Written by Dalibor Dobrilovic, Francesco Flammini, Andrea Gaglione, and Daniel Tokody
Considering the recent advances of ICT technologies and the expansion of networked paradigms such as the Internet of Things (IoT), the design and rapid prototyping of scalable architectures in this context are becoming particularly relevant. IoT systems span over a multi-layered architecture, including devices, edge networks, and back-end IoT cloud platforms, which typically offer centralized storing and processing capabilities. The approach in designing IoT systems is gradually changing: processing tasks are moving closer to data sources and alternative design patterns - such as fog, edge, and mist computing - are emerging.
Edge computing brings data processing capabilities directly to the devices or gateway nodes closer to them. Open-source platforms, such as Arduino, are widely used in prototyping IoT products, whereas artificial intelligence (AI) techniques are usually applied for processing data.
This article investigates the role and applicability of both IoT and AI technologies in edge computing scenarios and presents a performance evaluation of an open-source hardware platform running AI algorithms locally.
Let’s start with the differences in various architectural approaches. Cloud computing stands for remotely accessible data centers offering their users centralized storage, computing power, and data processing without the need of users to make efforts in maintaining the system. This approach, while having many advantages, also has some drawbacks. The weaknesses of this approach may include high bandwidth demands, high power consumption, complex security issues, and high latency. To overcome these issues new architectural approaches are proposed. These approaches include fog, edge, and in recent times the mist computing. All of these are attempts to decentralized data processing, bringing it close to the users and end devices.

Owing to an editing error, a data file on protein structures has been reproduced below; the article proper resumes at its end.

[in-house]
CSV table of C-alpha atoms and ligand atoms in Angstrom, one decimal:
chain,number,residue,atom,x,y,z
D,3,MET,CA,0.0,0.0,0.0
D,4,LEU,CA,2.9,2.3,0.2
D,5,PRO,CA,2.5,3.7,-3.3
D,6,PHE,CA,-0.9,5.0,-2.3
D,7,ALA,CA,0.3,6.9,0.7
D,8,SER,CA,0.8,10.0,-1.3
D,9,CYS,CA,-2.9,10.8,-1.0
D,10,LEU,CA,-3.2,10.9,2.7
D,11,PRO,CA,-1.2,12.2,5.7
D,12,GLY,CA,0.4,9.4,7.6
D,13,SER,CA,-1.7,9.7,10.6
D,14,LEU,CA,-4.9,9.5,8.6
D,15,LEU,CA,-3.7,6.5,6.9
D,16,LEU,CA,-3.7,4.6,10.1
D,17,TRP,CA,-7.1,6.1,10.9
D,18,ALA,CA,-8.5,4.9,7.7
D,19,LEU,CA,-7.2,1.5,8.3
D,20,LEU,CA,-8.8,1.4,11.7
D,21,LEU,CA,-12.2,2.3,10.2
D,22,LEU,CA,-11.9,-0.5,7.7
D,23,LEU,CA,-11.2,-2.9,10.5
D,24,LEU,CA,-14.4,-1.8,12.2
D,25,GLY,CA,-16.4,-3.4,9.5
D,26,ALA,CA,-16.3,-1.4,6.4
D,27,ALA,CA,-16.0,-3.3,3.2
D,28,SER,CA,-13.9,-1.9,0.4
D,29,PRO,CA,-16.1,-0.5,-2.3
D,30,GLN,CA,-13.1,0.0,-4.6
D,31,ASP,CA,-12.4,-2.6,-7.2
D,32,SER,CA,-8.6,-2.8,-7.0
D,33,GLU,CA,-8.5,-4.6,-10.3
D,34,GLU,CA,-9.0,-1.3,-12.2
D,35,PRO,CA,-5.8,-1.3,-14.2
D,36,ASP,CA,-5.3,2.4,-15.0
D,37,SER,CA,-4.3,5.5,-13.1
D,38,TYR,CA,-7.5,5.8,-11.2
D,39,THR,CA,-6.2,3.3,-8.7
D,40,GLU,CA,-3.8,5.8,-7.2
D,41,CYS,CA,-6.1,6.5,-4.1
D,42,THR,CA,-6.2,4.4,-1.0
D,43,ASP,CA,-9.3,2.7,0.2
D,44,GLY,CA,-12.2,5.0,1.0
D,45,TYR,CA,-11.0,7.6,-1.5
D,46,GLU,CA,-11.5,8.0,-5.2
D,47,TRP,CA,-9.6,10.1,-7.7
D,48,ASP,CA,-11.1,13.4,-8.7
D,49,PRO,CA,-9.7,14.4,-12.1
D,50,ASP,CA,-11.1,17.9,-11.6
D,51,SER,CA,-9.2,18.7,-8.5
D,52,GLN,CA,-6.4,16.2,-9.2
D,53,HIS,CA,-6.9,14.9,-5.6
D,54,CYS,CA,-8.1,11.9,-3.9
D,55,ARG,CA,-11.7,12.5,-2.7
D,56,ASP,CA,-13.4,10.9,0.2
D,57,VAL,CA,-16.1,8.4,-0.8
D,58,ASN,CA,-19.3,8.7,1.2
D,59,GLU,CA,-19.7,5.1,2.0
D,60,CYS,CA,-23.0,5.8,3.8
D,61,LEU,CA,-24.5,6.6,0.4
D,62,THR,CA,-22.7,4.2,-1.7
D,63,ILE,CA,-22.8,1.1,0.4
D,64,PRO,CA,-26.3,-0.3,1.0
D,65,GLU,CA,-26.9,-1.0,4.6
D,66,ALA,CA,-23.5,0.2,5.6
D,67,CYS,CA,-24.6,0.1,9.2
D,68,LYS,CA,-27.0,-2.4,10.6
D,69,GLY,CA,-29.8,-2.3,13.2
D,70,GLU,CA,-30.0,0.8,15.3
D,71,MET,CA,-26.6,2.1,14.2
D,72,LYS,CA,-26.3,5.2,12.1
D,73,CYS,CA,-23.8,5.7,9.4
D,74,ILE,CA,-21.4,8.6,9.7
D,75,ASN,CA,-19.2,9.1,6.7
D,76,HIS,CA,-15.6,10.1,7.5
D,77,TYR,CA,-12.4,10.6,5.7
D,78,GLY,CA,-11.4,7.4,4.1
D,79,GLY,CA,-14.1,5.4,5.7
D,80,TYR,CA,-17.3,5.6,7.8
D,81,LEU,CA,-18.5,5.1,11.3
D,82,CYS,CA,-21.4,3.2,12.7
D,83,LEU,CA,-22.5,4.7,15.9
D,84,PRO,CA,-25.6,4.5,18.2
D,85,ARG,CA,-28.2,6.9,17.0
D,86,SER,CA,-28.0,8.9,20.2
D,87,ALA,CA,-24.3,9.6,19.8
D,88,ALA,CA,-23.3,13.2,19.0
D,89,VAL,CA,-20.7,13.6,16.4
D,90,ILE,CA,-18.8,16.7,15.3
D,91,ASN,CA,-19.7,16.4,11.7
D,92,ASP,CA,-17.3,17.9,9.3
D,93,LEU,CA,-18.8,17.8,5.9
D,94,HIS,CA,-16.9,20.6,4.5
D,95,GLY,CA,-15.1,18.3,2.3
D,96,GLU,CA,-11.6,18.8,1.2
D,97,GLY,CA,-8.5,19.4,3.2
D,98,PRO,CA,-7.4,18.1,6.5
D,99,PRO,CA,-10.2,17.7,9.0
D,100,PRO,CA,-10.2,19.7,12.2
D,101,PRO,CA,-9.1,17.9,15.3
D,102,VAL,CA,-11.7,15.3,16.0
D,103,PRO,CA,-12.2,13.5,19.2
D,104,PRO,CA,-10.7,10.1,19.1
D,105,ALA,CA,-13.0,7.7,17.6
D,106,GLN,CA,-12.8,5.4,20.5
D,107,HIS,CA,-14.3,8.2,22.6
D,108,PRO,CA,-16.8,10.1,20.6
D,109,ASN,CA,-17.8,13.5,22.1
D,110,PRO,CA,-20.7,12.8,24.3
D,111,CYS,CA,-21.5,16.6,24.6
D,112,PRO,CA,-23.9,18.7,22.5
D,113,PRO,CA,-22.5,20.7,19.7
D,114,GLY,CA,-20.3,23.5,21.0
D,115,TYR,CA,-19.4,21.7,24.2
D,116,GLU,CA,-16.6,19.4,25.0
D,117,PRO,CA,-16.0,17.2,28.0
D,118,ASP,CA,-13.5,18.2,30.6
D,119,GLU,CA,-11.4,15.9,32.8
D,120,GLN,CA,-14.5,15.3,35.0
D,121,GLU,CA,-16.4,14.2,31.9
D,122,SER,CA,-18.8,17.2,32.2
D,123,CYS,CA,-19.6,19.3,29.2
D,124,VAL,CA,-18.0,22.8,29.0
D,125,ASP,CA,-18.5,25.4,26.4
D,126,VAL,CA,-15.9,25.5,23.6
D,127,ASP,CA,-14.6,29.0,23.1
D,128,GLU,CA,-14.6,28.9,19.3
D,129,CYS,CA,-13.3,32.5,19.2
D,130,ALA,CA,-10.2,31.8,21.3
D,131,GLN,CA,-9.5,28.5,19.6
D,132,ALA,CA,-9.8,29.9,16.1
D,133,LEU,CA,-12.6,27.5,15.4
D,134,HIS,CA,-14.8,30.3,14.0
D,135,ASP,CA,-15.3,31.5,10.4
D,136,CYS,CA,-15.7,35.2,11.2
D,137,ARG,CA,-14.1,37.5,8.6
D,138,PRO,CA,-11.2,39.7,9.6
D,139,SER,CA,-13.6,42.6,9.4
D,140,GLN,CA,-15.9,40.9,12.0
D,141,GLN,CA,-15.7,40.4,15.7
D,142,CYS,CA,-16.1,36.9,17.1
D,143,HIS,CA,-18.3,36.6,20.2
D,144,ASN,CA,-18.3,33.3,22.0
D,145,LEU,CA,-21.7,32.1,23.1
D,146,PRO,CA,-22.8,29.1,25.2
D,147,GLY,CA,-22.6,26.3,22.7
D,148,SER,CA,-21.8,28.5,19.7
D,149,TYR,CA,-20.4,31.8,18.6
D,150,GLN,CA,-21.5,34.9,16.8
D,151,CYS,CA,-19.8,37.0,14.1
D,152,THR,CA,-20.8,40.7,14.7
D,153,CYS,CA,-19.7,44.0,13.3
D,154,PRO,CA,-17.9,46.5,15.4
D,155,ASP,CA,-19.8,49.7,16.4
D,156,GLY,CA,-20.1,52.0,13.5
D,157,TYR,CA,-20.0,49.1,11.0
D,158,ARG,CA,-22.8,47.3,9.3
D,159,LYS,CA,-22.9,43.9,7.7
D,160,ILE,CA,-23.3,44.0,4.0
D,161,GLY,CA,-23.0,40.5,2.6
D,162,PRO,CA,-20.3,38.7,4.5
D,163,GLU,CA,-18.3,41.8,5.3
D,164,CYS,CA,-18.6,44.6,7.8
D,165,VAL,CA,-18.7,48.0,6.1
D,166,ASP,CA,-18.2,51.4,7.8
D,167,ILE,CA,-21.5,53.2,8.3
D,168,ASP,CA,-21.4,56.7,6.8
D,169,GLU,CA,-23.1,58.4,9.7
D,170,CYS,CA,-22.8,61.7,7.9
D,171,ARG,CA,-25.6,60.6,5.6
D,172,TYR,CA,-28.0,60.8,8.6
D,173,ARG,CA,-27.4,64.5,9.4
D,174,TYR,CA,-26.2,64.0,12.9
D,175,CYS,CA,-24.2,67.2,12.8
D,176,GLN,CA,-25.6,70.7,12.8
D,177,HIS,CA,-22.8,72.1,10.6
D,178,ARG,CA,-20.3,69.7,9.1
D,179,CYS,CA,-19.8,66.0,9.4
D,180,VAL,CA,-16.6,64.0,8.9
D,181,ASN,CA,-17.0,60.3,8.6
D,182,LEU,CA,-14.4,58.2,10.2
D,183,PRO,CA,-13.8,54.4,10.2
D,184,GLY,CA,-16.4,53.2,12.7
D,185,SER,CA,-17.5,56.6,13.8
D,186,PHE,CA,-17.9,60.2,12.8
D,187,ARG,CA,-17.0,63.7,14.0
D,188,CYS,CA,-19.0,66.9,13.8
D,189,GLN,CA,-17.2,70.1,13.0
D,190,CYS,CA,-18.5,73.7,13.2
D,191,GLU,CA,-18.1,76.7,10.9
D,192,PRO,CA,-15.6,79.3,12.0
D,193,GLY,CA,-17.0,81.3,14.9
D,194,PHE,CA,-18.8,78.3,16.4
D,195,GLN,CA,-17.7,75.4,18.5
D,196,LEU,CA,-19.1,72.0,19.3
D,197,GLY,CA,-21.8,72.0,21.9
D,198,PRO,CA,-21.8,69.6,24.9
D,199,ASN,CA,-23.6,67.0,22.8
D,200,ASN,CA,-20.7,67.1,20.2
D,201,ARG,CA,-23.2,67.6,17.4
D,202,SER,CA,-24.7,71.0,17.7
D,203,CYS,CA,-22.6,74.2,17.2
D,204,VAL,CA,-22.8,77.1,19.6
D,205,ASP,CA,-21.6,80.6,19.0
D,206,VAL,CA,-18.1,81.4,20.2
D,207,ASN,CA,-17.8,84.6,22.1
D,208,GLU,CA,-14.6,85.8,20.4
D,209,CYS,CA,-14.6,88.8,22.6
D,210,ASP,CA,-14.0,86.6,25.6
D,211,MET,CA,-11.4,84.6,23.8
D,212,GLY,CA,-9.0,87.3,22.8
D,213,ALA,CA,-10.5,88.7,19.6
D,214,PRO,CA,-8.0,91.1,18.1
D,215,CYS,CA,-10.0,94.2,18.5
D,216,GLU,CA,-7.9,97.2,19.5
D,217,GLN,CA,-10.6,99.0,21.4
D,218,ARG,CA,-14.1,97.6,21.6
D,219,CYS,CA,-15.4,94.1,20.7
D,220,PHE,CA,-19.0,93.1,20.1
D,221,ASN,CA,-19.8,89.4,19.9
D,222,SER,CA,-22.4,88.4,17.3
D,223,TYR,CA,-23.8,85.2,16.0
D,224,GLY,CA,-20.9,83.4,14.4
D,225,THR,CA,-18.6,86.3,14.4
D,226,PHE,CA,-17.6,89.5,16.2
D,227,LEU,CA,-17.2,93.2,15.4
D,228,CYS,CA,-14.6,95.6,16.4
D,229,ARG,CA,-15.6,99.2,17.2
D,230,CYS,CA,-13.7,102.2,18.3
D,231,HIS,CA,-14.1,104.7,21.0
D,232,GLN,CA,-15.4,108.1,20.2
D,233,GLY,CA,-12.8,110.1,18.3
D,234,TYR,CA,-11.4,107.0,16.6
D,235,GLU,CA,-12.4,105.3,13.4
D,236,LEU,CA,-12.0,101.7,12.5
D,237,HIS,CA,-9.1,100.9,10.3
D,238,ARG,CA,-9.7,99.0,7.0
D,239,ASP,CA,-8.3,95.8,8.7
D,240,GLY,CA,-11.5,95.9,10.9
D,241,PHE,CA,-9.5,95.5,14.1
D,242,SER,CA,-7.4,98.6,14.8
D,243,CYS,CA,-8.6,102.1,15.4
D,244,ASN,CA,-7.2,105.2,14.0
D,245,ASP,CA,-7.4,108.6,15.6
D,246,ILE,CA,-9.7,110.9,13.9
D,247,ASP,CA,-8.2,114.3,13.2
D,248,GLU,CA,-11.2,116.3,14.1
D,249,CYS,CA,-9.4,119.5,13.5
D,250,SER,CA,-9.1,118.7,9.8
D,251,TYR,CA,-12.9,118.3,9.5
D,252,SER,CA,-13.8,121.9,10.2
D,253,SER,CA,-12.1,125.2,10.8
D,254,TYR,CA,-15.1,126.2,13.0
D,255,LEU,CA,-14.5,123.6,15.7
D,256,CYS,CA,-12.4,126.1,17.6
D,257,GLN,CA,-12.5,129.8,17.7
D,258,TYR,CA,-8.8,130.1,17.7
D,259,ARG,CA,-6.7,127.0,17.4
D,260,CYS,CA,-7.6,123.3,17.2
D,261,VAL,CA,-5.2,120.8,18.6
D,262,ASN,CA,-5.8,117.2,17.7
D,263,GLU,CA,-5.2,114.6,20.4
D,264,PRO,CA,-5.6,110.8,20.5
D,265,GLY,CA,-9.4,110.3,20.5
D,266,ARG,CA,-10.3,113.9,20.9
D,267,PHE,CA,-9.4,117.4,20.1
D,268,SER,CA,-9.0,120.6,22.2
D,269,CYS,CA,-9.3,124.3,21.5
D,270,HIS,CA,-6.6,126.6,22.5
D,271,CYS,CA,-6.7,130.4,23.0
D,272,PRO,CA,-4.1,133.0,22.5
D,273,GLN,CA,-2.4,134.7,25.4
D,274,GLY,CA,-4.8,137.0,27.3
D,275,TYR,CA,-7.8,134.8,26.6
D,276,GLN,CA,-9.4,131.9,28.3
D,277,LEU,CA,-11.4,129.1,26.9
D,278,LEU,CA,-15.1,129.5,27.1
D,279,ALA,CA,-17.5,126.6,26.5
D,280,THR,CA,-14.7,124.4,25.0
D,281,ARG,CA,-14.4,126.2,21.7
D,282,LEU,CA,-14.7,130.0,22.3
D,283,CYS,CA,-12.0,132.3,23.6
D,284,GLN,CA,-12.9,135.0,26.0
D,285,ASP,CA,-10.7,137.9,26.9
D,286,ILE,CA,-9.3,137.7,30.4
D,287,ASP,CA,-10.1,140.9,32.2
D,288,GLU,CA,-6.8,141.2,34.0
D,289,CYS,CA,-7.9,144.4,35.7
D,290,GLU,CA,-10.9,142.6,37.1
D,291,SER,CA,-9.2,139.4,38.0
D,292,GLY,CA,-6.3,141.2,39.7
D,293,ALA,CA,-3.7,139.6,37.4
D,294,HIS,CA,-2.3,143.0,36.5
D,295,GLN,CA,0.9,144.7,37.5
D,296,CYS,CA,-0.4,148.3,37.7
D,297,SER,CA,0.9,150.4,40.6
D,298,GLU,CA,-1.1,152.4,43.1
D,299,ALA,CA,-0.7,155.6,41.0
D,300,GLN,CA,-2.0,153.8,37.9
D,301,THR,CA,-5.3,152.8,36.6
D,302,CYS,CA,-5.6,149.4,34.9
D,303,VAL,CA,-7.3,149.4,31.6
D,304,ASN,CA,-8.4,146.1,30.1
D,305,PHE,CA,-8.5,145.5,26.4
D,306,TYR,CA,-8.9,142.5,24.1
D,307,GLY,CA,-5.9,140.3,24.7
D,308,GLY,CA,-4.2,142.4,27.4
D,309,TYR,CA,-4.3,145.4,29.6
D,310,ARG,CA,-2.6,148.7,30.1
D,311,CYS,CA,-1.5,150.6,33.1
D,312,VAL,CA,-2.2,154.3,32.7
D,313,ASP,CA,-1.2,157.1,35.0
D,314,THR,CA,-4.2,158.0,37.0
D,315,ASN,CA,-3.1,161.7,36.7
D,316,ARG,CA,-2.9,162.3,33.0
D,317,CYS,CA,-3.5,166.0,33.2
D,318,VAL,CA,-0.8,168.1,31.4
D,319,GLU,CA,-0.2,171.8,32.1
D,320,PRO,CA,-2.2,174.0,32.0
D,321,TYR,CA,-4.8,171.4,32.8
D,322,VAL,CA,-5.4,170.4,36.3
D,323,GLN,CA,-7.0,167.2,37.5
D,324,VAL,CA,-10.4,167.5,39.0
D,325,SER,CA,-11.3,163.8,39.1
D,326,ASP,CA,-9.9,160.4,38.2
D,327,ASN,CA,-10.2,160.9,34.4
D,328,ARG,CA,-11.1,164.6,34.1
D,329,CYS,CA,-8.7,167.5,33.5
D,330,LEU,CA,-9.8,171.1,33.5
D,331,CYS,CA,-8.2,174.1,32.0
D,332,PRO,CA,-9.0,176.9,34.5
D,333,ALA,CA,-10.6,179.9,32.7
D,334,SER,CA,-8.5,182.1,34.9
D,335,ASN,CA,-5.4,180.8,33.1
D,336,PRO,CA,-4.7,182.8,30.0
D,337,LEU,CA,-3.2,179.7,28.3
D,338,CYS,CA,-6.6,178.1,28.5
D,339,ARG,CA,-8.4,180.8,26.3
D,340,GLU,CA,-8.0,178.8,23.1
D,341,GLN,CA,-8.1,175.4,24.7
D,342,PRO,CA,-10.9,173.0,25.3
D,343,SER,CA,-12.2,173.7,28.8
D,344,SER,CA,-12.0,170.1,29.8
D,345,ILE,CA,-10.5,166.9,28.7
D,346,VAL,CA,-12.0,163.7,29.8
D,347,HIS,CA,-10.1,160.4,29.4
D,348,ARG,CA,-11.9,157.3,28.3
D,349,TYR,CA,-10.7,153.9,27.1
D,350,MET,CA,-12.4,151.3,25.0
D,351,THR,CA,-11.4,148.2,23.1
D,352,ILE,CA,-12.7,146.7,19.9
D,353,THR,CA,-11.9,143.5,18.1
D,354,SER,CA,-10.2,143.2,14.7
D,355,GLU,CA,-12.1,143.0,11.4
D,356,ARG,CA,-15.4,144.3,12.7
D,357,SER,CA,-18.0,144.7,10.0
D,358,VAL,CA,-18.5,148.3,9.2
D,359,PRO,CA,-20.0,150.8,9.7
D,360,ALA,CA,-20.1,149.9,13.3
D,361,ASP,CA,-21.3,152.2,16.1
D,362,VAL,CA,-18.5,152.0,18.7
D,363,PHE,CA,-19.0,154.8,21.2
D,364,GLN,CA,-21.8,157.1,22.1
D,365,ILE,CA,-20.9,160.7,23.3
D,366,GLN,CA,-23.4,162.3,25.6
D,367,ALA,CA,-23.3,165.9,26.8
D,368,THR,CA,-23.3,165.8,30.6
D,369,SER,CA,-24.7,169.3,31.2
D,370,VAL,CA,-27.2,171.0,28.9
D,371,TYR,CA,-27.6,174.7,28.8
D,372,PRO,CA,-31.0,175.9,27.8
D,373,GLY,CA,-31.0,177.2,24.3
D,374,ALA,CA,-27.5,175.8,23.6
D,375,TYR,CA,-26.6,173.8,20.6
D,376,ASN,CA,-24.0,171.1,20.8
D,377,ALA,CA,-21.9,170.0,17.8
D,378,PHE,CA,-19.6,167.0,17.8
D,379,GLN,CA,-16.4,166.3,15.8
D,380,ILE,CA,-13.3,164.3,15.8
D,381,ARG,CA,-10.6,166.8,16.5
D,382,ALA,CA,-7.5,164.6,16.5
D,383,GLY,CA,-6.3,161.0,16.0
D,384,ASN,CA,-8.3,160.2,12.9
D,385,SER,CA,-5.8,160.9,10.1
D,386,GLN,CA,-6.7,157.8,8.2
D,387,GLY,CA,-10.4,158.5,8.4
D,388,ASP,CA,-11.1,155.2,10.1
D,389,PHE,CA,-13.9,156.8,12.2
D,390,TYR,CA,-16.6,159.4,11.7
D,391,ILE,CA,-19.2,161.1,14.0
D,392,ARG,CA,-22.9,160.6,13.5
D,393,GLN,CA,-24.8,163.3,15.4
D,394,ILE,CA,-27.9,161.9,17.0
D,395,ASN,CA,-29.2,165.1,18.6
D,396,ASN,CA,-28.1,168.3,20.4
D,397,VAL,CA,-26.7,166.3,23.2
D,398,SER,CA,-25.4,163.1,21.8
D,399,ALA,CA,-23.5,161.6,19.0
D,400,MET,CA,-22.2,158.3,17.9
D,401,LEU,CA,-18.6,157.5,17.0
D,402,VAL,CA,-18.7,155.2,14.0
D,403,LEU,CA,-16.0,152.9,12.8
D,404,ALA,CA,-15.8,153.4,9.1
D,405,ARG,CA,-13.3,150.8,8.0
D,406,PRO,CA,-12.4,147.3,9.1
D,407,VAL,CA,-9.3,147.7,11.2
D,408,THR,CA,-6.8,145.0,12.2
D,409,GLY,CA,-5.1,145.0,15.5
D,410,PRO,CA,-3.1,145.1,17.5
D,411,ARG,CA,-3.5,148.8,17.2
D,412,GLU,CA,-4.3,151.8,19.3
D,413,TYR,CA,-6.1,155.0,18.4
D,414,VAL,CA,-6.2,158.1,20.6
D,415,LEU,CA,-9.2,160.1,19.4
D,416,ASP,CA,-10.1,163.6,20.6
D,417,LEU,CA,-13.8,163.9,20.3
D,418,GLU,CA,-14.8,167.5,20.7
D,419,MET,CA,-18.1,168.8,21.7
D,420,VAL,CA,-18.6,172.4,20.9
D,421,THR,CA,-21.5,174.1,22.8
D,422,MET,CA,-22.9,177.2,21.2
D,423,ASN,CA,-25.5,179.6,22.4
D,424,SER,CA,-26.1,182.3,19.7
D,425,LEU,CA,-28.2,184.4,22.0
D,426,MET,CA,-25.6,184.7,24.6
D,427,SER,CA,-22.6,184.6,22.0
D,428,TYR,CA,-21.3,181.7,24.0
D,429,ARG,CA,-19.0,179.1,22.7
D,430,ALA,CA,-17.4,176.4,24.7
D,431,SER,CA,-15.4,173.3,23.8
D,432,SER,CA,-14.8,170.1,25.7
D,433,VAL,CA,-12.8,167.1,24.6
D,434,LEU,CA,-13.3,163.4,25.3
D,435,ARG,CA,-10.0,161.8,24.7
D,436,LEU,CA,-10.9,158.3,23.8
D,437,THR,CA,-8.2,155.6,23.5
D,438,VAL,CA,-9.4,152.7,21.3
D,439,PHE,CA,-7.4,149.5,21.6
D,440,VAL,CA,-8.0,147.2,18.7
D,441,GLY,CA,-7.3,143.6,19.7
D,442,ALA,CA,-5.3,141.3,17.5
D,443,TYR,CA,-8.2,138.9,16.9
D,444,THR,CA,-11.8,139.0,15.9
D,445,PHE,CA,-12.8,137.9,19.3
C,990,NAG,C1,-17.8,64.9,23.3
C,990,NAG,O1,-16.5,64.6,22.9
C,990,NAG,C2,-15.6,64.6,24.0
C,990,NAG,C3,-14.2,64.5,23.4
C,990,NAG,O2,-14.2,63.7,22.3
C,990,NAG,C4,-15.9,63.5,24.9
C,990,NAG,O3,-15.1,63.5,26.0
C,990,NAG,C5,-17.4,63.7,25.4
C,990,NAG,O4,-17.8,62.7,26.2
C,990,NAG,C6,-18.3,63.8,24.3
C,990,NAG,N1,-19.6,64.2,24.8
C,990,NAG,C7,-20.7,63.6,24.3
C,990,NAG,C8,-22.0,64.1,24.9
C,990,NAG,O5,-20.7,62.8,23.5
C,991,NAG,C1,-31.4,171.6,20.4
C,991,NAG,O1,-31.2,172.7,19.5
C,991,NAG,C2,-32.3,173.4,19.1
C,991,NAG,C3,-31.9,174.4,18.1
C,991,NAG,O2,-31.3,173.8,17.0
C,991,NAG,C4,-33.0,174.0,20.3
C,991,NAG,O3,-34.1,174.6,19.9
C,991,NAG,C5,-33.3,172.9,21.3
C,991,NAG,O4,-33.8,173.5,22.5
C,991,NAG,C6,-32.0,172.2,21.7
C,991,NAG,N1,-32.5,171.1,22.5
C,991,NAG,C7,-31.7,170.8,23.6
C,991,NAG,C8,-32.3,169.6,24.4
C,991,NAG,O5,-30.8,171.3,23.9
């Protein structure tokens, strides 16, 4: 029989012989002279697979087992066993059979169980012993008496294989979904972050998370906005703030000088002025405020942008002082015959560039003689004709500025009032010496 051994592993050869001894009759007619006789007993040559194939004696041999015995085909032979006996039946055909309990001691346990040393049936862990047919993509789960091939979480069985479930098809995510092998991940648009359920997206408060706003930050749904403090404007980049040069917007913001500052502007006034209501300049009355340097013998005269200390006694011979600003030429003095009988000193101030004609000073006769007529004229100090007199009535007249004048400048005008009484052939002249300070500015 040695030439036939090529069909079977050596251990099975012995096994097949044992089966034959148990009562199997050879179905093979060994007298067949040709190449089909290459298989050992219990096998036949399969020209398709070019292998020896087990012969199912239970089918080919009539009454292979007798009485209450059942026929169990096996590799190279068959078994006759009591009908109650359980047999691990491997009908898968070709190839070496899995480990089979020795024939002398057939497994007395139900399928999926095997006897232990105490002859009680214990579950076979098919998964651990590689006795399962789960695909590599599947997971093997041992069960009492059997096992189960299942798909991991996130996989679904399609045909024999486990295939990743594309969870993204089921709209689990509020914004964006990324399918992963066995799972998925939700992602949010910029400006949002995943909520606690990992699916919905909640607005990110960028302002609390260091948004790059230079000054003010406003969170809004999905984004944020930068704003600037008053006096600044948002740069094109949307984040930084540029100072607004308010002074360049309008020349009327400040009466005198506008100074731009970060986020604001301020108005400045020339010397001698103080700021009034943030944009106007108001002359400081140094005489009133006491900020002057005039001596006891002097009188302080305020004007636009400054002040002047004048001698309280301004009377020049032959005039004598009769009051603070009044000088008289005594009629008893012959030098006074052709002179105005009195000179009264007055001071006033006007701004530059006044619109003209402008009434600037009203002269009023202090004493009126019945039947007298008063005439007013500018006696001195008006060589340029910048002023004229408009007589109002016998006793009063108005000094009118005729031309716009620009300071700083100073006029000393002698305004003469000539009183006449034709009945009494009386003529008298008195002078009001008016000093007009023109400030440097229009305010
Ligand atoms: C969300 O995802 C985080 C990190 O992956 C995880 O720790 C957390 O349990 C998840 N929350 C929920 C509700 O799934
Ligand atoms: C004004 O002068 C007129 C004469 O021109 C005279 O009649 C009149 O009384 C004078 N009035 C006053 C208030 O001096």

Fig. 1 Microcontroller role in edge computing
Edge computing shifts data processing directly to end devices, with the sensors attached. This provides near-real-time processing, lower latency, and can significantly release the pressure on centralized cloud. Fog computing is located in the area between the end devices and the central part of the system, allowing decentralized computing by processing data at the fog node. Besides the computing capabilities, fog nodes should also have the facilities for storing a certain amount of data. Recently, the paradigm of mist has considered the relocation of computing to the extreme edge of the network, having the micro-controllers and sensors to the computational tasks, right after collecting the data.